“I am always doing that which I can not do, in order that I may learn how to do it.”
– Pablo Picasso
As the engineering manager of a large manufacturing facility, Rick had a knack for identifying talent. Whether he was recruiting on campus or interviewing candidates with some experience, Rick had a set of criteria that guided his decision-making. It started with GPA and class rank, but also included other accomplishments such as patent applications, publications, research grant awards, and other recognition. Everyone agreed that Rick attracted the best and brightest professionals to join his staff. Rick recruited for exceptional talent.
At the same facility, Karen provided leadership for a process control group. She would accompany Rick on many of the campus recruiting visits. Karen and Rick pursued their respective candidates from essentially the same pool. However, Karen had a different perspective. She wanted to learn about each candidate’s work and social background. She was keen to learn about how they overcame obstacles, struggled to succeed, and learned from their mistakes. The candidates who received offers to join Karen’s group were often (on paper) “second-tier” talent. Each person had solid grades and had the skills needed for the job, but they were not exceptional. Karen recruited for growth potential.
What happened when these employees joined the company? It is a tale of two divergent philosophies.
In Rick’s organization, you were expected to jump right in and contribute right away. You were judged as either competent or incompetent within the first few months. If you could not deliver on a more complex project, you were relegated to more routine assignments. Rick’s idea of coaching was to highlight any errors, which created a fear of failure. Rick frequently reminded others that he was “the smartest guy in the room” in group meetings. Engineers either left the company or actively looked for other opportunities in another department. Turnover in the engineering group was typically 30% within the first two years, with the majority of these employees seeking other employment.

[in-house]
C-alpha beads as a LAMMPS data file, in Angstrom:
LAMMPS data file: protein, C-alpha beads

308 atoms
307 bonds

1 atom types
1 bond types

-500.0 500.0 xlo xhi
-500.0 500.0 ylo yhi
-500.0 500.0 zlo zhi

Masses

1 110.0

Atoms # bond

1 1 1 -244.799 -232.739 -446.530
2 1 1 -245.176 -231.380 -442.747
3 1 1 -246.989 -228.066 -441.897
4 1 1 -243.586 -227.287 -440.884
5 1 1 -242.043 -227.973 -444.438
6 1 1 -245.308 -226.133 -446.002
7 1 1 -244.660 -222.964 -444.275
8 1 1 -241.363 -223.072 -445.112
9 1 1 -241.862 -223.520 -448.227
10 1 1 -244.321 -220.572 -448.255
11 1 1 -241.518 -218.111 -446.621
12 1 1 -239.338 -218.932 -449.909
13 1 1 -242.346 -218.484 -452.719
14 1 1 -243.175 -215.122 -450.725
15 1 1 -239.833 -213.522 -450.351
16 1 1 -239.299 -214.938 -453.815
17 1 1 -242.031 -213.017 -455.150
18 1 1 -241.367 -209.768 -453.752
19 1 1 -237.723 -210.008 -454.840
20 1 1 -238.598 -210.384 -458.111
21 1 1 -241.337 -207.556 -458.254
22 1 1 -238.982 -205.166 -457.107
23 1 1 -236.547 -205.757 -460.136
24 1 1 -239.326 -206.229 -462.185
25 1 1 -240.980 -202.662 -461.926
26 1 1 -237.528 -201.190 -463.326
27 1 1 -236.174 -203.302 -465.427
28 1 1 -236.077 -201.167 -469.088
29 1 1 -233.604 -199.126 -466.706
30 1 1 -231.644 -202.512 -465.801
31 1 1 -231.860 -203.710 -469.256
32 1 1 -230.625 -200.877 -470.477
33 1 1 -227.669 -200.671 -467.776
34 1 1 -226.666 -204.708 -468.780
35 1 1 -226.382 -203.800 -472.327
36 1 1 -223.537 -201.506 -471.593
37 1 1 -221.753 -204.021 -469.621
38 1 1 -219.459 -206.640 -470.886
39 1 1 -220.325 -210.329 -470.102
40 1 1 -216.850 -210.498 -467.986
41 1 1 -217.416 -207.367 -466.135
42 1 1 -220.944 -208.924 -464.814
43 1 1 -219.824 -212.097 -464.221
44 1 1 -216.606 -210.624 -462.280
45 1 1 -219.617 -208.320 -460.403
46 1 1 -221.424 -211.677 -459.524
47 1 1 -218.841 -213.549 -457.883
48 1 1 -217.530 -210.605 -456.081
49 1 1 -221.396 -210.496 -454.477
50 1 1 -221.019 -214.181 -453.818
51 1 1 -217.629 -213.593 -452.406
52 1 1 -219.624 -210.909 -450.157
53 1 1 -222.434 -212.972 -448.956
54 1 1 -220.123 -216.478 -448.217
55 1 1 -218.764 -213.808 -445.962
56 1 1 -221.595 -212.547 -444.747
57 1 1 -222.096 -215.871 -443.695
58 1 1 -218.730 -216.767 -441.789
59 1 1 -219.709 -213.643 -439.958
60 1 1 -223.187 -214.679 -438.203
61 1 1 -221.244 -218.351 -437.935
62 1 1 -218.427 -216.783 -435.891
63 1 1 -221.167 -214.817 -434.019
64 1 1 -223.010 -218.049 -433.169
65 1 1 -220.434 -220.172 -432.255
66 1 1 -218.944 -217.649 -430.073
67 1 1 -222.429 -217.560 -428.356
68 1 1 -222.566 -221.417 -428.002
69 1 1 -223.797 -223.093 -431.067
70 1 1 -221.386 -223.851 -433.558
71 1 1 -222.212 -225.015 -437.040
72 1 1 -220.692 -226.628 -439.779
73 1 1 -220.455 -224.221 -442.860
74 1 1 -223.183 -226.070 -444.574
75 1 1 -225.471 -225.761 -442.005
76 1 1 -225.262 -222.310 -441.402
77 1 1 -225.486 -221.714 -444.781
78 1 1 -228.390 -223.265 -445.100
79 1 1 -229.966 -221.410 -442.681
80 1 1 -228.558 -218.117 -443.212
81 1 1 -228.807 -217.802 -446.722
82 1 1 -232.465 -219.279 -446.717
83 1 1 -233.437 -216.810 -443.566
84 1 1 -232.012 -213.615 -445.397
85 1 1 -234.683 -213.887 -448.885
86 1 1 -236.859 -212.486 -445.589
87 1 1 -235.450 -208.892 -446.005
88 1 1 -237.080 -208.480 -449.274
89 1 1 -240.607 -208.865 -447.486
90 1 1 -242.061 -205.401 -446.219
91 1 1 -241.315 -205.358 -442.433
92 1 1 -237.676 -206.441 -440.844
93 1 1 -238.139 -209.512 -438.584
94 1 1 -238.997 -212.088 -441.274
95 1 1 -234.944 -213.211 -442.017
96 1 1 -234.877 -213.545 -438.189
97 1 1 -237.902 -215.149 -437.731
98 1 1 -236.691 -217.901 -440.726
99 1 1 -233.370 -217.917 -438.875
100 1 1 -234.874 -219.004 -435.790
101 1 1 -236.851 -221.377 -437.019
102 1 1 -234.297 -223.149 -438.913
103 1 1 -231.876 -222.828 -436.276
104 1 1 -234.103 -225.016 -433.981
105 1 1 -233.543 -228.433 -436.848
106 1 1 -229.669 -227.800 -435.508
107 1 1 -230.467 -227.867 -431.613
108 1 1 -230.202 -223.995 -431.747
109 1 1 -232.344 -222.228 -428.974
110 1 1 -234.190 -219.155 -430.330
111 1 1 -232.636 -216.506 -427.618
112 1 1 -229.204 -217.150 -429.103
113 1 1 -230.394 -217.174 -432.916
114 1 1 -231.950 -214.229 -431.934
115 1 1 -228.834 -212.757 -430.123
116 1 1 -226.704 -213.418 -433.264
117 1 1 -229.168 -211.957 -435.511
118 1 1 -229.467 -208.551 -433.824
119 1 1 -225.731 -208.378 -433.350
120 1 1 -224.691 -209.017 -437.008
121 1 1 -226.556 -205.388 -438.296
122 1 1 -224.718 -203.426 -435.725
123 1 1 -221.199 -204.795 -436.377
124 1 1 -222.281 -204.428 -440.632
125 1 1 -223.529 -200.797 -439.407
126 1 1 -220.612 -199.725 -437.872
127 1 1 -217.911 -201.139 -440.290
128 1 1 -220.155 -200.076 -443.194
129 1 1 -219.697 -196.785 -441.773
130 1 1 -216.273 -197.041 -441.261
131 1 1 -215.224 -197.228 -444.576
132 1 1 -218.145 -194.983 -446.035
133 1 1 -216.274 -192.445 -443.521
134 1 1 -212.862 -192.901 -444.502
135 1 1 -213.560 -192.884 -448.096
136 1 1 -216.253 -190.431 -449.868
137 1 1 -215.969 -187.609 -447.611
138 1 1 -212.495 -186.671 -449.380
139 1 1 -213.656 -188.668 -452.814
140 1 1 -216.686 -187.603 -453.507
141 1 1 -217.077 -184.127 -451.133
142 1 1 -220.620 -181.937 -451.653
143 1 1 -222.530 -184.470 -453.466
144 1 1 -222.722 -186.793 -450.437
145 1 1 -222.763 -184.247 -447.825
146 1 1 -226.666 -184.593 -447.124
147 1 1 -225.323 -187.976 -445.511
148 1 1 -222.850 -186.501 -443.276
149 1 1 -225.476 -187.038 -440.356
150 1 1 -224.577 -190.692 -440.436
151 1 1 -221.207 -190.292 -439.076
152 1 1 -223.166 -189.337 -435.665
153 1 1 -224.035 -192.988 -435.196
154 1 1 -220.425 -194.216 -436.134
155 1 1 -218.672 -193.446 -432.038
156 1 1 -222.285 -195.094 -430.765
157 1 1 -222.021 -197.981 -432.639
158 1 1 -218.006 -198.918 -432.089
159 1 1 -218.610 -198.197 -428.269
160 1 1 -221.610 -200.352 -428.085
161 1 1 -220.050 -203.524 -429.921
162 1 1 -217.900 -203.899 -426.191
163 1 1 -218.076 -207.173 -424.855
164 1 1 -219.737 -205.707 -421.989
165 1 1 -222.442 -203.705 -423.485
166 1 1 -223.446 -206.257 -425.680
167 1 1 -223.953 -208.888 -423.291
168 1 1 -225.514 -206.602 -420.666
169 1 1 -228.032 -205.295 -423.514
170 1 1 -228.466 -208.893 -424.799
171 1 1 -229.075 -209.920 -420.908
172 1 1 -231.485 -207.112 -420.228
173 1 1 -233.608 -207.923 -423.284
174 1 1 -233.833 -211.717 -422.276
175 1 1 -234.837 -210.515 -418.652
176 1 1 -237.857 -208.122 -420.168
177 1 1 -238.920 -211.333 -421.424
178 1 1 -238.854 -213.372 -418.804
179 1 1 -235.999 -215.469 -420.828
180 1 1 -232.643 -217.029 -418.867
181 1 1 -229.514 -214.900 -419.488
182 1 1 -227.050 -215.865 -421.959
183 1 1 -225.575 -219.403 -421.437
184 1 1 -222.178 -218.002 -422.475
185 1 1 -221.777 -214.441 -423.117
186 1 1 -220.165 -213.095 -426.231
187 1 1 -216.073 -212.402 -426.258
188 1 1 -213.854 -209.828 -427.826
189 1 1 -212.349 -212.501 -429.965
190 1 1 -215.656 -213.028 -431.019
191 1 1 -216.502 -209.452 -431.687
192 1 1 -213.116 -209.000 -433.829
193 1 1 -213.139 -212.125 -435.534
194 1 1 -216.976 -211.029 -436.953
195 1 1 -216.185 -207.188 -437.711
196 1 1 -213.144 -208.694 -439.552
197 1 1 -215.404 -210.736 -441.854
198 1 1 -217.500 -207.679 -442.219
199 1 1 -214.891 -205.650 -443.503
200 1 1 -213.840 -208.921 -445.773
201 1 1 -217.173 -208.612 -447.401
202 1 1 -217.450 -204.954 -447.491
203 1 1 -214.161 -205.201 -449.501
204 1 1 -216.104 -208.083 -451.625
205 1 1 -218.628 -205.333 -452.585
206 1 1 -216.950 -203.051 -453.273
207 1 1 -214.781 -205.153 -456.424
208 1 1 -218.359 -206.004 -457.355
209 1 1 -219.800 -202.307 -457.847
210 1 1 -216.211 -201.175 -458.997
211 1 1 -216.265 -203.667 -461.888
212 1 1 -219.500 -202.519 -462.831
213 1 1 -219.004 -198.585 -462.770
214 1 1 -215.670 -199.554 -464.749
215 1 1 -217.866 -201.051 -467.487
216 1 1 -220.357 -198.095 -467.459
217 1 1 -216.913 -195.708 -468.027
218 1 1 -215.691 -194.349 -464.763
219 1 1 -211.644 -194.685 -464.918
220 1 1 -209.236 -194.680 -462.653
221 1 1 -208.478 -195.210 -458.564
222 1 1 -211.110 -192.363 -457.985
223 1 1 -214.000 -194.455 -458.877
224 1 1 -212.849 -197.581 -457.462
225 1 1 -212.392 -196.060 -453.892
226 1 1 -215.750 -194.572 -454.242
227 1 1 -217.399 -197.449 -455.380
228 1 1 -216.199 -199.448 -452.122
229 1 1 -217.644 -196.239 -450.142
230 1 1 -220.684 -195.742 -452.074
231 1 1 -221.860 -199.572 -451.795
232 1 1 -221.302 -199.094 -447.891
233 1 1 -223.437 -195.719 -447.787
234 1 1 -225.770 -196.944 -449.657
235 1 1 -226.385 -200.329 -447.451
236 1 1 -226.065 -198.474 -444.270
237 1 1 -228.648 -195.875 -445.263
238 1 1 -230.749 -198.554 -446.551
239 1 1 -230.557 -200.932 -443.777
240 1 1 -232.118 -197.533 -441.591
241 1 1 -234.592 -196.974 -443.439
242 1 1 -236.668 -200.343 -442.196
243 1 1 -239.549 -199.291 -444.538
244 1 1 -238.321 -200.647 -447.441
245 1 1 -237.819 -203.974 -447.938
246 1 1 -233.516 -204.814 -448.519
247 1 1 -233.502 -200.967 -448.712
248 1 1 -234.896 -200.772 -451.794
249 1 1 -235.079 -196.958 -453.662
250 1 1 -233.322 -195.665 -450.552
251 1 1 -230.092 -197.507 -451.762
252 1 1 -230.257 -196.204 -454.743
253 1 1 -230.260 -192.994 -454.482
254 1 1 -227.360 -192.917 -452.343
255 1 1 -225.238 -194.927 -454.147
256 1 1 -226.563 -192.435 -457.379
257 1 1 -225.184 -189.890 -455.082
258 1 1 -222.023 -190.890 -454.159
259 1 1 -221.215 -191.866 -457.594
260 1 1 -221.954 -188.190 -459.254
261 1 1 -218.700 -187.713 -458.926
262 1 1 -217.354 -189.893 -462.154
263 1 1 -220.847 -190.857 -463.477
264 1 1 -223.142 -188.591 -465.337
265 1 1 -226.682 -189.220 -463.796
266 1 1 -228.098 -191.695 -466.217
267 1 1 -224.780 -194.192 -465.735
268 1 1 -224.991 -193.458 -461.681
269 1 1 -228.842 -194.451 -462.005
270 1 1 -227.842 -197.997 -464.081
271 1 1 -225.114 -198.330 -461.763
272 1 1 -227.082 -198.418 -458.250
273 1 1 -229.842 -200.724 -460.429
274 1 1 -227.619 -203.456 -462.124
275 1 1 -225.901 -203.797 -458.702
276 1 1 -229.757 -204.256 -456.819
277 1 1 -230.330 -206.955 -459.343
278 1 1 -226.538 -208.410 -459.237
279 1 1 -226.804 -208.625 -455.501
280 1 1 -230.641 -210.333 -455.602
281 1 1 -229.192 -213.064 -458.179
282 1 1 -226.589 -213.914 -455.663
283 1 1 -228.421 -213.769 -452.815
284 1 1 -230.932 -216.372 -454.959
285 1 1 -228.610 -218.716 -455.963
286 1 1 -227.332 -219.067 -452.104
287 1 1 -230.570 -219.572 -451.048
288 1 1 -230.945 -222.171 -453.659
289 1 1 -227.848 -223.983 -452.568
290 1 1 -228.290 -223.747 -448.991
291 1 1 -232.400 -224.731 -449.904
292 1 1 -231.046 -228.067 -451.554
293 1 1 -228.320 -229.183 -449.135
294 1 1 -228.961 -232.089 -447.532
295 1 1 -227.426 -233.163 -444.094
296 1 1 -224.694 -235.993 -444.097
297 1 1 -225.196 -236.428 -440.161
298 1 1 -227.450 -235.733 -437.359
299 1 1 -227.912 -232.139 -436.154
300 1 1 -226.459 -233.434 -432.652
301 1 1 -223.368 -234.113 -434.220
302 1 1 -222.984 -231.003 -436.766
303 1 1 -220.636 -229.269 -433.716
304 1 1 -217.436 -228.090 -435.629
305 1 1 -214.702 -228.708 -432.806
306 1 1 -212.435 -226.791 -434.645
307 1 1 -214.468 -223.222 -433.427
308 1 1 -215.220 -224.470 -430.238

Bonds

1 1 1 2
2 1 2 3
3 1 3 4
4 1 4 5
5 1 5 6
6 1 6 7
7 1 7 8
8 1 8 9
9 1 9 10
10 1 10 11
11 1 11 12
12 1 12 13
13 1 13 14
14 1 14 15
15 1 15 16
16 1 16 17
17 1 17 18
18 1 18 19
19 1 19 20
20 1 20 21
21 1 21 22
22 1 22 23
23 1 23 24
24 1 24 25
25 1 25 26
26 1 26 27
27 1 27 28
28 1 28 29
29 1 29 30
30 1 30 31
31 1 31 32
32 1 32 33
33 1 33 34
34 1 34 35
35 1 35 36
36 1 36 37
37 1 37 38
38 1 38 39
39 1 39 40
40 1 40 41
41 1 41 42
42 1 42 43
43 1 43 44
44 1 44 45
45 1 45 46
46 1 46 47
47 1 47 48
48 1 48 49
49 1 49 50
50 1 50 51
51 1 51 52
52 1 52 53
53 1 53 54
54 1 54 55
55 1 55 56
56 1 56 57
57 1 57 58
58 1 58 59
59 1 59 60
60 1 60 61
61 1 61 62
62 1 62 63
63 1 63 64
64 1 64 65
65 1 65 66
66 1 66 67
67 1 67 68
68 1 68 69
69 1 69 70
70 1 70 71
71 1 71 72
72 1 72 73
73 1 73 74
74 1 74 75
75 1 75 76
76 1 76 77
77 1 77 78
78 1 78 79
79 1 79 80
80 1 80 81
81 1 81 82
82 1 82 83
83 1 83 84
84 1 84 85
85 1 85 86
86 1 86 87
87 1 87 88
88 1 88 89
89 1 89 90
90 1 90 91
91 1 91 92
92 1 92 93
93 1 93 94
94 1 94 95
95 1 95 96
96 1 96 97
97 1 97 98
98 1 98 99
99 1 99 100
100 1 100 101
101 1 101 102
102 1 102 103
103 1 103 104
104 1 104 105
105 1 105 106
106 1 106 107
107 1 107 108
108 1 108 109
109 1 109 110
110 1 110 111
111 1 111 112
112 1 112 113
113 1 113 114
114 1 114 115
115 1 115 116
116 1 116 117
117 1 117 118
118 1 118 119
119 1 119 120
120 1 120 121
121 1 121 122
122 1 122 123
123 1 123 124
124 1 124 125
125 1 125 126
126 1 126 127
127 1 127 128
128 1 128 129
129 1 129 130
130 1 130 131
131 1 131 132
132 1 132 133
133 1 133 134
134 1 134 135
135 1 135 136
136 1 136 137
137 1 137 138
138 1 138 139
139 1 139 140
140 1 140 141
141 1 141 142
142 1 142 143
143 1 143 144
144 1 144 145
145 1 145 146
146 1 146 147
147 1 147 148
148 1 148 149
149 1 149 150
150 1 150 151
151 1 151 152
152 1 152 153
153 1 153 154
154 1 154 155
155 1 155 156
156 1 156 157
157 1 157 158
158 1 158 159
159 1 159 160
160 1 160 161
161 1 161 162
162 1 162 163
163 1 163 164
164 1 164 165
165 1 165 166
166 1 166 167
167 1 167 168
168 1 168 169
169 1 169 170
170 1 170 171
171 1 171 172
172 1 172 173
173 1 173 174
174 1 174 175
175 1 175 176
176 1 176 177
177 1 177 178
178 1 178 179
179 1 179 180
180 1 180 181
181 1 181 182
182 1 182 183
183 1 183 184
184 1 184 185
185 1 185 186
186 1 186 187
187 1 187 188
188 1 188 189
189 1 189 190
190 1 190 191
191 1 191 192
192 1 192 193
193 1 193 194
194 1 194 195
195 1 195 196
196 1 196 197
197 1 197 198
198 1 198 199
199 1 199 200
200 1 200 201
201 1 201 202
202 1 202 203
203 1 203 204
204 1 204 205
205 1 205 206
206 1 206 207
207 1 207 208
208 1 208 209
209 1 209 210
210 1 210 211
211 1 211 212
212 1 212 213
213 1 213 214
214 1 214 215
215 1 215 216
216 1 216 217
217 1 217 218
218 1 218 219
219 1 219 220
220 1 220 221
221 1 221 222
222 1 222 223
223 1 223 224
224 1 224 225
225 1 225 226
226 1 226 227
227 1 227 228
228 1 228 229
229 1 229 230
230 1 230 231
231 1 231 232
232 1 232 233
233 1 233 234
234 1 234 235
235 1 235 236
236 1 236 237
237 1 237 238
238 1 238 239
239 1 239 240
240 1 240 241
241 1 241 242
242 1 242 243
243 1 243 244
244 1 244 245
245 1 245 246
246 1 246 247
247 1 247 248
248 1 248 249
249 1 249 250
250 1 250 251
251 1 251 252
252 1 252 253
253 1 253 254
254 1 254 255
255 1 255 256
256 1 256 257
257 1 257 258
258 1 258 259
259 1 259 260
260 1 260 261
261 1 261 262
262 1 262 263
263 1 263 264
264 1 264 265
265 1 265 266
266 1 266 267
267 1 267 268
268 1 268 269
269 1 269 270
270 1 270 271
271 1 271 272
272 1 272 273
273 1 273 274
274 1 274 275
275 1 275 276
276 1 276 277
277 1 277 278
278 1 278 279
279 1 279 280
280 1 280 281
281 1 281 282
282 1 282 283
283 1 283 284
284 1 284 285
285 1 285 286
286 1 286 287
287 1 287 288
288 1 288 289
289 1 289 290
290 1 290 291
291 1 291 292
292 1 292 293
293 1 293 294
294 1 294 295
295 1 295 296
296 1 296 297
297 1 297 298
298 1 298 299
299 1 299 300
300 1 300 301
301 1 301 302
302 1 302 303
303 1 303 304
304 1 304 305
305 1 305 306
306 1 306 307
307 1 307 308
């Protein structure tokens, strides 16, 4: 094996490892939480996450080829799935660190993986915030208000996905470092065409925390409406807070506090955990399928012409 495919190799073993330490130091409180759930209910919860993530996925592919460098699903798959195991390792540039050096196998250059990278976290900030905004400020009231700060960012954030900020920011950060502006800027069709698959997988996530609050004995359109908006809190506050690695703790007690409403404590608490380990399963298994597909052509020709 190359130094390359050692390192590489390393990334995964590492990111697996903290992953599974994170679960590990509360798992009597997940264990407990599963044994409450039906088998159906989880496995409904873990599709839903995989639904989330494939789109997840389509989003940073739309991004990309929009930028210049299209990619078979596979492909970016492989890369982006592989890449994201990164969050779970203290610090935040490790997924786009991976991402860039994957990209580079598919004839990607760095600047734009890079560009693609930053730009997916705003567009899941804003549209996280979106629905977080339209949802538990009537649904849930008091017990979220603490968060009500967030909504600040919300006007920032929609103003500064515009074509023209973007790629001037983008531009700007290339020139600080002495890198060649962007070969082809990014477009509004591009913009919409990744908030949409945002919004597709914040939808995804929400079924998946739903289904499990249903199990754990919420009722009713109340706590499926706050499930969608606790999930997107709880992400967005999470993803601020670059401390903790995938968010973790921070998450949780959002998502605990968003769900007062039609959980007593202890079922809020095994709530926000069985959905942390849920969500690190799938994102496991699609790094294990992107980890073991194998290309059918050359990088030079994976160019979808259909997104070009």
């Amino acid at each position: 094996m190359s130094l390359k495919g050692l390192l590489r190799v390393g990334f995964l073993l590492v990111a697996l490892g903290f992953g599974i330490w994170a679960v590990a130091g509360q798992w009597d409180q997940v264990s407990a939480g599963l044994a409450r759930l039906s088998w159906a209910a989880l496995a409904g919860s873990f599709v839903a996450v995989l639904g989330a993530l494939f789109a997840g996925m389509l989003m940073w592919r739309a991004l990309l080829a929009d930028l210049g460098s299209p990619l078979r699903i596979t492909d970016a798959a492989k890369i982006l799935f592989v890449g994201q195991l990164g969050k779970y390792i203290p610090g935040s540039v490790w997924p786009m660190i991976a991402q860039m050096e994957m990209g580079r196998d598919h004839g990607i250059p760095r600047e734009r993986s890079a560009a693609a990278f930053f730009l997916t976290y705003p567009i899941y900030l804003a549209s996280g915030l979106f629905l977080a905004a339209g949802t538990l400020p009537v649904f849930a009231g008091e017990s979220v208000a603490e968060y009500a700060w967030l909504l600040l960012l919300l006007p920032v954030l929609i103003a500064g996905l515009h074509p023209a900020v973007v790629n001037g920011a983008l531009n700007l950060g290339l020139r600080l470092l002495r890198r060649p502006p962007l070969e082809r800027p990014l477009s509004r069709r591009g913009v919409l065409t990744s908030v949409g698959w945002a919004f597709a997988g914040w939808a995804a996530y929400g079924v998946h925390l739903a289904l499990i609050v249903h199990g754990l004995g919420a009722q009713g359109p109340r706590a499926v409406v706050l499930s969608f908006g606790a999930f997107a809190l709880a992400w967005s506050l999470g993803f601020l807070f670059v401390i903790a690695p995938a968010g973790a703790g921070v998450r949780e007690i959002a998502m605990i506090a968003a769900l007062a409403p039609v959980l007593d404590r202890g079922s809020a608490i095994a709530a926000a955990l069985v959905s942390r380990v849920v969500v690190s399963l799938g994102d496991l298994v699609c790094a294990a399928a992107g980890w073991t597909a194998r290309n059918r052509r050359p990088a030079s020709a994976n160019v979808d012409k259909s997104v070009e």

Meanwhile, Karen fostered an environment of personal growth and potential. While she certainly wanted good people on her staff, Karen saw basic talent as an entry ticket. She set up a formal process where each protégé was assigned a mentor. She held weekly meetings where the team was encouraged to share any learning – especially those that came with making mistakes. Individual performance improvements were noted and recognized. Karen also asked for feedback on how she could be more effective as their manager. Turnover in the process control group was also about 30%. But almost all of her employees were promoted to positions of increased responsibility within the same company. Karen’s group became the de-facto internal talent pool for many supervisory positions.
The difference between these two approaches are stark. They are characteristic of two philosophies, described by Carol Dweck as the fixed mindset and the growth mindset, respectively. In her book, Dweck provides an in-depth look into each of these mindsets. She contrasts the outcomes of each mindset when it is adopted by parents, teachers, coaches, and leaders. A comparison of the two is given below.
|Your intelligence is something very basic about you that you cannot change very much||No matter how much intelligence you have, you can always change it quite a bit|
|You can learn new things, but you really can’t change how intelligent you are||You can always substantially change how intelligent you are|
|You are a certain kind of person and there is not much that can be done to change that||No matter what kind of person you are, you can always change substantially|
|You can do things differently, but the important parts of who you are can’t be changed||You can always change the basic things about the person you are|
In the following clip from a TED talk, Eduardo Briceno provides an overview of Dweck’s research. Note that both mindsets are observable in children, as well as adults.
Others have described an attribute that is related to the growth mindset. It is claimed to be a better predictor of success than IQ. The term “grit” was popularized by Angela Duckworth, a psychology professor at the University of Pennsylvania. She defined it as the “quality of being able to sustain your passions and work really hard at them, over really disappointingly long periods of time.” Duckworth explained that people with grit are those who can overcome stress. In addition, they use failure as a means to achieve their goals.